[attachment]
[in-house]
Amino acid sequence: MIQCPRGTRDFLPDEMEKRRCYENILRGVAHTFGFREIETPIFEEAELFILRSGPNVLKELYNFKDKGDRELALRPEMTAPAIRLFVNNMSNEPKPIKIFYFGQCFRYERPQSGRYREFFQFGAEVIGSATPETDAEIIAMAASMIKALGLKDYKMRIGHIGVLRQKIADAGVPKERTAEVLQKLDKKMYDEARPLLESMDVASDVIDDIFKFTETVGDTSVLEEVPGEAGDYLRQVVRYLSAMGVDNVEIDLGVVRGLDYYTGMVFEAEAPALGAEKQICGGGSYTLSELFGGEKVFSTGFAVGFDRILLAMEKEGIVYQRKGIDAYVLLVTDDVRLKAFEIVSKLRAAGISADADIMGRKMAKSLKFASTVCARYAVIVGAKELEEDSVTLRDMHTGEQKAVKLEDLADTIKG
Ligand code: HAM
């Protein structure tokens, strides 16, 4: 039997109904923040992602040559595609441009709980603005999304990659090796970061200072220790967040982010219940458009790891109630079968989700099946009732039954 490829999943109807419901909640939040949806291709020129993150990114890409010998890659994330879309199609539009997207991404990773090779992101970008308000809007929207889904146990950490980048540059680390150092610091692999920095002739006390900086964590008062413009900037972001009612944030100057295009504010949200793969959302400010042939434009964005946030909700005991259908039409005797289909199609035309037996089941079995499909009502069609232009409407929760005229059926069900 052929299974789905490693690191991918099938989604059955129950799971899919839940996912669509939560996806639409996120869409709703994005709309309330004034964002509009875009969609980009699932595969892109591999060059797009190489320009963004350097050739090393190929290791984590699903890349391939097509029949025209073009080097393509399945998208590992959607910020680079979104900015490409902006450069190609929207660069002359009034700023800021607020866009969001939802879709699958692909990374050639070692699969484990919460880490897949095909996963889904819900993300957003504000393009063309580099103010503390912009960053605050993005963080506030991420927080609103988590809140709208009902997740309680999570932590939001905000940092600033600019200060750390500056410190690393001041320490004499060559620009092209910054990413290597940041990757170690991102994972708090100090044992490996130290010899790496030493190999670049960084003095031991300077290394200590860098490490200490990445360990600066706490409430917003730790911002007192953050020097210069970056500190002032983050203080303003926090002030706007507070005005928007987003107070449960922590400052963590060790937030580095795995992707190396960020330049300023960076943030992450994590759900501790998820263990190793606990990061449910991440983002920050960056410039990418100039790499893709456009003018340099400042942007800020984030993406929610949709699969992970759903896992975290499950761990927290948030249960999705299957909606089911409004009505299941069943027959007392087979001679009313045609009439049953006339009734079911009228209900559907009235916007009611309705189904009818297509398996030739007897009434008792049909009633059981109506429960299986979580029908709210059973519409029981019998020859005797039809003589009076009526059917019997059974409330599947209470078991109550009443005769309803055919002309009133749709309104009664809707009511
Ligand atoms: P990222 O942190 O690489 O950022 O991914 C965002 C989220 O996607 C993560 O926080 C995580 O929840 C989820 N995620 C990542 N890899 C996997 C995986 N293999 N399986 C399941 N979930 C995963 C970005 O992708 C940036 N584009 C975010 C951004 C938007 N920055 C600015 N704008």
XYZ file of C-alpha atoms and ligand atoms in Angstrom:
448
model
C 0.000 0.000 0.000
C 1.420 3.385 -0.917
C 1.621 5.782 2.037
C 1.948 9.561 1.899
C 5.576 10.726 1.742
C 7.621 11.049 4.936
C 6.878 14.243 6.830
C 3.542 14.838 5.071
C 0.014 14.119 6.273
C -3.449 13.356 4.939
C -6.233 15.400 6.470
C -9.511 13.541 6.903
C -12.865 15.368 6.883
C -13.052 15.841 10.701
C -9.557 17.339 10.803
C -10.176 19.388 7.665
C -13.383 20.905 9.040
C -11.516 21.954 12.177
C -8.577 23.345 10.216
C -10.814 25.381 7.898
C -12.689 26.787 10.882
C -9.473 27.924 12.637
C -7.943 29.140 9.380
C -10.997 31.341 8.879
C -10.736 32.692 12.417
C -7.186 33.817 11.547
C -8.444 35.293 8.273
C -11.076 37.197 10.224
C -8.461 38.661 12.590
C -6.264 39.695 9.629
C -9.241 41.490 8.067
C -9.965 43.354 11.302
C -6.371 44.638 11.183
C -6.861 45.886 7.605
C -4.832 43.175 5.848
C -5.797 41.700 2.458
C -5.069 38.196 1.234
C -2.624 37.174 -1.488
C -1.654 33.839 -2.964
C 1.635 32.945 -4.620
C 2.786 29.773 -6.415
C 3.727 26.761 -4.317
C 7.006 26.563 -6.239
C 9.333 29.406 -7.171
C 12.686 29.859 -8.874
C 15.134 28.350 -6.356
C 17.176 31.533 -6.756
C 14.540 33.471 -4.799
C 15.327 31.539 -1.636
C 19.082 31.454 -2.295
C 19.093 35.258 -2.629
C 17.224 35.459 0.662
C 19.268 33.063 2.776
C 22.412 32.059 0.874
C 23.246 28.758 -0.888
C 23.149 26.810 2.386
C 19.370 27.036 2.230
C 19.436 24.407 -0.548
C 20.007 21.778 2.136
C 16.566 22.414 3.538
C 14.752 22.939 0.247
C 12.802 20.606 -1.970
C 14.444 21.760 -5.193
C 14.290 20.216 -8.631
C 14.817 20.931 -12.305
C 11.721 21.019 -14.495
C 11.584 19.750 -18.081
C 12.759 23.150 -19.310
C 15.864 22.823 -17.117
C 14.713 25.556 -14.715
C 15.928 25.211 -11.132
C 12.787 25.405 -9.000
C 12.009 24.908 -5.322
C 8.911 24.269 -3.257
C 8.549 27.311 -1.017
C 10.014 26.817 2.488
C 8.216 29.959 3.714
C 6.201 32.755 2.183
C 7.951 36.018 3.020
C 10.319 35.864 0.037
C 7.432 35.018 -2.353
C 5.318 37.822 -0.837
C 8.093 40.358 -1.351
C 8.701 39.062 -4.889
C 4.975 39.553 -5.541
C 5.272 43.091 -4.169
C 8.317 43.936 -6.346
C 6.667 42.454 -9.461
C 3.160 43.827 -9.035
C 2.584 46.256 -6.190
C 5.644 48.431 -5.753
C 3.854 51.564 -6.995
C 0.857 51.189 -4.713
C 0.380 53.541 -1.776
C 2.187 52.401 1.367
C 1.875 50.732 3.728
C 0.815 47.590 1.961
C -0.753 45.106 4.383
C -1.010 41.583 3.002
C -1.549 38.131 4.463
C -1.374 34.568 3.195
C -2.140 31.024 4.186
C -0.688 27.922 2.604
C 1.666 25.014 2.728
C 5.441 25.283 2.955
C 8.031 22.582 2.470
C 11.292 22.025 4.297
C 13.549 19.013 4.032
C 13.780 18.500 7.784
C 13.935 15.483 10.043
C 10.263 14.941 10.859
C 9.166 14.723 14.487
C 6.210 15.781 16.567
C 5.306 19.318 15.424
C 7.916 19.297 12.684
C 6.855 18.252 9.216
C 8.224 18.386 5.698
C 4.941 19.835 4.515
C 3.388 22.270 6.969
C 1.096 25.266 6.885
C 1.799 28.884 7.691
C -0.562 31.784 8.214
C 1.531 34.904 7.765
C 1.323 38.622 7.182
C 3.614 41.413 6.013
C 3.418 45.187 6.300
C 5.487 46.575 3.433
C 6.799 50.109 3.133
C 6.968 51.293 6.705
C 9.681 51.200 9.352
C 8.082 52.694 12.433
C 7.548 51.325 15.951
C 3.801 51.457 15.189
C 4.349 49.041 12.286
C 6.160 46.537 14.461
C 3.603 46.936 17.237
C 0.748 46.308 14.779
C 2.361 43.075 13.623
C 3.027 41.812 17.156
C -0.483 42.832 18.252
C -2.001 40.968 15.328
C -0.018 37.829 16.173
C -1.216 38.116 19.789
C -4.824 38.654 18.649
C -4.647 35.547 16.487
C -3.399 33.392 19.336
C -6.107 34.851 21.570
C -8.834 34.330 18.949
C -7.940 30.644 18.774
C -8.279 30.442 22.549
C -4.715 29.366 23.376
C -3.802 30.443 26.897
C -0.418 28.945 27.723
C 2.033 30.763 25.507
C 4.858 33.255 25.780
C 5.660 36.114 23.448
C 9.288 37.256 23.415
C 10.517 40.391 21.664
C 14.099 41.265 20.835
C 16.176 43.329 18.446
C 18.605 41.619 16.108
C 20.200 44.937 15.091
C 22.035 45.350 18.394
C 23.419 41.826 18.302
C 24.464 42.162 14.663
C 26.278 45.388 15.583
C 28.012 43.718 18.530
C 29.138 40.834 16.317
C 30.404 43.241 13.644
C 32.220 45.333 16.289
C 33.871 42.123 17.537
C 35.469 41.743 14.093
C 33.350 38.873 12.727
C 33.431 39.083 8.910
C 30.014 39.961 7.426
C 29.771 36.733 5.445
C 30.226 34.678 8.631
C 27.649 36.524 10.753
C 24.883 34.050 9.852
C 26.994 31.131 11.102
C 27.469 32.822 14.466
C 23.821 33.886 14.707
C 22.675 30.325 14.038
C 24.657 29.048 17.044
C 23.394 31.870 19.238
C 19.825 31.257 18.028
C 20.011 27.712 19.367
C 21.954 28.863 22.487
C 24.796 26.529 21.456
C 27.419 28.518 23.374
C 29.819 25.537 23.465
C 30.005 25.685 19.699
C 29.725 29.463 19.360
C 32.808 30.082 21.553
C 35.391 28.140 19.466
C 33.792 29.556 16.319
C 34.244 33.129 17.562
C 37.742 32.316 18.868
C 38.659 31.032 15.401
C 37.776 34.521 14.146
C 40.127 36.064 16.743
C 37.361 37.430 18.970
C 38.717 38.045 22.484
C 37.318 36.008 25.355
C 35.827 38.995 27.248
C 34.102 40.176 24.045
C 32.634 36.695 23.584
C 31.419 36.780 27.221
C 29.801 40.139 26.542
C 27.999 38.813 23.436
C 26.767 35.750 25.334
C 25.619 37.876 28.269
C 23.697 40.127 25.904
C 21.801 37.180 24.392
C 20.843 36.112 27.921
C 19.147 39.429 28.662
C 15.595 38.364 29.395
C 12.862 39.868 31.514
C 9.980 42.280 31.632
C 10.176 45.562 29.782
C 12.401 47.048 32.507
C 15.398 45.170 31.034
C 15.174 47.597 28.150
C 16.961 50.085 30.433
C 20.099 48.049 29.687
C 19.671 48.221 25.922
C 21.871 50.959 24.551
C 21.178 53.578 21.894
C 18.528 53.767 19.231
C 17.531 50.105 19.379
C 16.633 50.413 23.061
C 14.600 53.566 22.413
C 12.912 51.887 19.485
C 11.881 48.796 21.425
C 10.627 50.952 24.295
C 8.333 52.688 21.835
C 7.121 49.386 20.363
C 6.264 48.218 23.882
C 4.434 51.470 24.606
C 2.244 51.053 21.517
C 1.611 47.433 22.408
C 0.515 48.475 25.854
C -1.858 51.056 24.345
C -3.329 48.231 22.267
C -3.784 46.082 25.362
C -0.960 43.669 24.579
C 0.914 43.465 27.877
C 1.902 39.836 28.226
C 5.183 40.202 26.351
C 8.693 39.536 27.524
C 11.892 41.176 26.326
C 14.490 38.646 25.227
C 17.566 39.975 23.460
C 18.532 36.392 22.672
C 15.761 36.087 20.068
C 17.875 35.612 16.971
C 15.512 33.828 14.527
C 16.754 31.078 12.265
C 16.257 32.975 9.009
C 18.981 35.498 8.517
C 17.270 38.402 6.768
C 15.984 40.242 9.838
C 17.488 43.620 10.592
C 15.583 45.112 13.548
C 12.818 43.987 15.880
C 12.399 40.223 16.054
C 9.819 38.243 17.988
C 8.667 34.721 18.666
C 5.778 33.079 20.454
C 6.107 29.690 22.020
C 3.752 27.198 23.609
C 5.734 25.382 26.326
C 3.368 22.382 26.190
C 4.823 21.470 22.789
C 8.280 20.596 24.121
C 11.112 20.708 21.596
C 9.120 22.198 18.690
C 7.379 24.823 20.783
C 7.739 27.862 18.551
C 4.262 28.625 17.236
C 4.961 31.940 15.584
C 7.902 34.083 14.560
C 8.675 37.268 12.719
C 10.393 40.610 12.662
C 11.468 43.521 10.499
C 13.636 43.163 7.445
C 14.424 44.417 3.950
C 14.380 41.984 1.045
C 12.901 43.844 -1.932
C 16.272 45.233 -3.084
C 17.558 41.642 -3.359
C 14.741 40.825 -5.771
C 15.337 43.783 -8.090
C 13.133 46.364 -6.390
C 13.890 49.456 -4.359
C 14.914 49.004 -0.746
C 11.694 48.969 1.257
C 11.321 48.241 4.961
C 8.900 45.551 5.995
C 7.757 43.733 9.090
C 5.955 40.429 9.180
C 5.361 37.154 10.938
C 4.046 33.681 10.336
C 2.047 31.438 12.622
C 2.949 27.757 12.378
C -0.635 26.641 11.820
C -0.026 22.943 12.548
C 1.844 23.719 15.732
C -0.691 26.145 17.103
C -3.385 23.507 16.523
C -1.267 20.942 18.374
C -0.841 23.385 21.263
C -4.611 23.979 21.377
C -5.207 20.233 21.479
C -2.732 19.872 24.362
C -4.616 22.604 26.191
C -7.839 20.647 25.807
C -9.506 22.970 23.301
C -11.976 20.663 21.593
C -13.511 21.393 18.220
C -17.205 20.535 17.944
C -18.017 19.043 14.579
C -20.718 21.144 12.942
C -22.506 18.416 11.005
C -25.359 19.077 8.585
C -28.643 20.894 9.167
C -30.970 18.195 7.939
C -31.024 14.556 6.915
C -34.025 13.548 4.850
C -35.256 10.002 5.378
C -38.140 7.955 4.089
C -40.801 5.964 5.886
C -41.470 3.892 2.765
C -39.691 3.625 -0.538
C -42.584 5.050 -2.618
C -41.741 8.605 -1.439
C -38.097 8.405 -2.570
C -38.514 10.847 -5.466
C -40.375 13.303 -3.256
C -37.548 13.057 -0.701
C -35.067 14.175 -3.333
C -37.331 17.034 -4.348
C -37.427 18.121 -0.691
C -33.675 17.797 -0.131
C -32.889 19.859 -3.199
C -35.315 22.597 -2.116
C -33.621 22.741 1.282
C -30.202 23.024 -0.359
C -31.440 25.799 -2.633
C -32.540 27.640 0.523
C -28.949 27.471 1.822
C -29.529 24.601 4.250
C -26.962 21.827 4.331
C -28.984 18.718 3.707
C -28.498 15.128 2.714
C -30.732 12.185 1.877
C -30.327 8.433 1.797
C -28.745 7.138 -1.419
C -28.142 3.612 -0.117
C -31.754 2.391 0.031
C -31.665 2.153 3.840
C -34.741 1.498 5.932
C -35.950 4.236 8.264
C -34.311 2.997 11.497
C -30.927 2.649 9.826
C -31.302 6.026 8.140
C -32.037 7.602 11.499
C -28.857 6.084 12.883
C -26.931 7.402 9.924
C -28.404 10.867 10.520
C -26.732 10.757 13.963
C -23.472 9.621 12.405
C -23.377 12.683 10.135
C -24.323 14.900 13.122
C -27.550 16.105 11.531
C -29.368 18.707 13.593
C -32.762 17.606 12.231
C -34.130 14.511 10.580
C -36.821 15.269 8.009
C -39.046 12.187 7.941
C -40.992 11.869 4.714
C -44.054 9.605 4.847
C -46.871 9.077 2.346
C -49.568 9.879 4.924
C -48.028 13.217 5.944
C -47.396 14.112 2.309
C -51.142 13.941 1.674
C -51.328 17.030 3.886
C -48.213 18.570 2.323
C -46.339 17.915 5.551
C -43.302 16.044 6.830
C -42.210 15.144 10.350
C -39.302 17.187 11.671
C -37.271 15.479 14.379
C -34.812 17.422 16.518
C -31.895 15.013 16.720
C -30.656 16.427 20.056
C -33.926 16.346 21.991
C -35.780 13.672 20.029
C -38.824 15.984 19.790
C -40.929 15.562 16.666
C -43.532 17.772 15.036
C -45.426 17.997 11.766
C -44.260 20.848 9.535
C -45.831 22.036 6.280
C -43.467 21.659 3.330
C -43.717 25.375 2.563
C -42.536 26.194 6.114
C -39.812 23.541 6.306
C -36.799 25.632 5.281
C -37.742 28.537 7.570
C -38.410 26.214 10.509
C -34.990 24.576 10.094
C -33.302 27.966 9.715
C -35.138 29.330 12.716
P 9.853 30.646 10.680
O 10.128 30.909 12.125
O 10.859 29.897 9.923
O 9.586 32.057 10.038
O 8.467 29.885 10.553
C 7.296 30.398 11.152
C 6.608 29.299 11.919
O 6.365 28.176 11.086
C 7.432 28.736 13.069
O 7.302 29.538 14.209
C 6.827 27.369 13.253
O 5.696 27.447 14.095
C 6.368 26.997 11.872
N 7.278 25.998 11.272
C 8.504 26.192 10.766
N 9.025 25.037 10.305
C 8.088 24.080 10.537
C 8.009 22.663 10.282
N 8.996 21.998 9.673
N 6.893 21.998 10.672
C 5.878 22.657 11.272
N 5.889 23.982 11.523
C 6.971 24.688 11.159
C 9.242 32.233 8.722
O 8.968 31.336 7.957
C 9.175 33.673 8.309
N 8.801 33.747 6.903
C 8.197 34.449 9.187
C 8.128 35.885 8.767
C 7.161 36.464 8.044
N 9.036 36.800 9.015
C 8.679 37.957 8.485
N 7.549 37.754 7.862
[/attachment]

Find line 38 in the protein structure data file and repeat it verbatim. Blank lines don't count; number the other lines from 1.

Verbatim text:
C -6.264 39.695 9.629